Legacy of South High student dean celebrated at commencement

Legacy of South High student dean celebrated at commencement
David Carbone, the "voice of Great Neck South High School," took a moment to honor the legacy of the late Sally Passarella, who he said changed his life, at commencement. (Photo by Janelle Clausen)

Nearly 300 students, along with their families and faculty members, celebrated their graduation from Great Neck South High School on Tuesday afternoon, to the tune of performances by classmates at the Tilles Center at LIU Post.

But Sally Passarella, the dean of students who touched many lives before losing her battle with cancer in October, could not.

So time was taken to honor her.

“Sally was someone who demonstrated great care, compassion and kindness toward her colleagues and all her students,” South High School Principal Christopher Gitz said. “We would like to take a moment this afternoon to reflect on and celebrate the impact Sally has made on the students at South High School.”

For David Carbone, who became known as “the voice of Great Neck South High School” for the morning announcements, her impact began when she noticed his anxiety about presenting in front of his class.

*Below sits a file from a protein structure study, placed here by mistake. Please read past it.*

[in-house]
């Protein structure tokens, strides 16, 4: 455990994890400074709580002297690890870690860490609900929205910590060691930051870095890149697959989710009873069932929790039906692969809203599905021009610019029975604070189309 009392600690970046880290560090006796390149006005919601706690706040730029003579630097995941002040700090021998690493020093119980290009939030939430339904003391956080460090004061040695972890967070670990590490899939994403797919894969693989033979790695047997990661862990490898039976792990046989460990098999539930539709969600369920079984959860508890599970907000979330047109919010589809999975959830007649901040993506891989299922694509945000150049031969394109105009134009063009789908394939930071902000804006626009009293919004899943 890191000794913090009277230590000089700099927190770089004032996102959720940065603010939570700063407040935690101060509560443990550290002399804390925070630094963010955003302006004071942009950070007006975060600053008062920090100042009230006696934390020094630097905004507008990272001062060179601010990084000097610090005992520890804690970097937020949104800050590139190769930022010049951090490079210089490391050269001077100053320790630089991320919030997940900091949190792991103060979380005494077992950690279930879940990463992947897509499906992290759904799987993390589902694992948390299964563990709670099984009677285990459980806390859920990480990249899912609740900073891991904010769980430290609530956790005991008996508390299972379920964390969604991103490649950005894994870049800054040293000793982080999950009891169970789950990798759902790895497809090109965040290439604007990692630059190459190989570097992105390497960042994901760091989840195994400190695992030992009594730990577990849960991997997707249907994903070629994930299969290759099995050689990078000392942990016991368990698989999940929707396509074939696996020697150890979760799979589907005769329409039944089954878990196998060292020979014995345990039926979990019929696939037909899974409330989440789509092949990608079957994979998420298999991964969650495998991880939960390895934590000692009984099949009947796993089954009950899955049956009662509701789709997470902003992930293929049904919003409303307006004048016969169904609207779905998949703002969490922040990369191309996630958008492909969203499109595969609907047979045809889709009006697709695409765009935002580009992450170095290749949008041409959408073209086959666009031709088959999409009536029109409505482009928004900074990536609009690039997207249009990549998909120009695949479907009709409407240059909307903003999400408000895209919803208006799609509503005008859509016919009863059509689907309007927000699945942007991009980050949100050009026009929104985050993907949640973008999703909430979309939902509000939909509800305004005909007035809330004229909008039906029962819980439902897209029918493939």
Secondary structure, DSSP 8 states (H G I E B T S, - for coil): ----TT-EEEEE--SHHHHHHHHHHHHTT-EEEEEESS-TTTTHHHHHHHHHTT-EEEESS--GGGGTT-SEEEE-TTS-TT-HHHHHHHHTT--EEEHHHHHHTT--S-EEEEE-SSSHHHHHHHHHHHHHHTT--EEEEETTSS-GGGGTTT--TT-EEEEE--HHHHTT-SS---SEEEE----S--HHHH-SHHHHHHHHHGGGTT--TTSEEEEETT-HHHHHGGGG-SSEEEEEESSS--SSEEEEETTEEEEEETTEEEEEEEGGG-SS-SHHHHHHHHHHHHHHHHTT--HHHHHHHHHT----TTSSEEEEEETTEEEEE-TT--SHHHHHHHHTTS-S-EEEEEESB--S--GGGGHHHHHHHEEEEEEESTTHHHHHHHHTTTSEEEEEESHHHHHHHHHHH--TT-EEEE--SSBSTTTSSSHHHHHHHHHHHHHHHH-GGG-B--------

She took time out of her schedule as the dean of students and a teacher of several English classes to privately hear his presentation, he recalled, giving him consideration other teachers hadn’t.

A few weeks later, she then encouraged him to try helping with the morning announcements to help him overcome his anxiety.

“Great Neck South was an immeasurably better place because of Mrs. Passarella,” Carbone said. “And I’m just one of many students whose life she touched over the years, plenty of whom are sitting right here.”

Chloe Metz, the salutatorian of Great Neck South High School, said the graduating class has grown up in a distinctly unique time. Not only have the students experienced considerable social change, seen in part from student involvement in the Women’s March and the March for Our Lives, but personally.

“In just four years our worlds have changed exponentially,” Metz said. “We have become activists, young scientists, burgeoning musicians, engineers and athletic stars.”

And while Passarella could not be here to celebrate with the class of 2019, Carbone said her legacy will live on through its members.

“I know that I speak for all of us when I say that while we will continue to miss her, the lessons she taught us and the change she has made in our lives will live on in all of us,” Carbone said.

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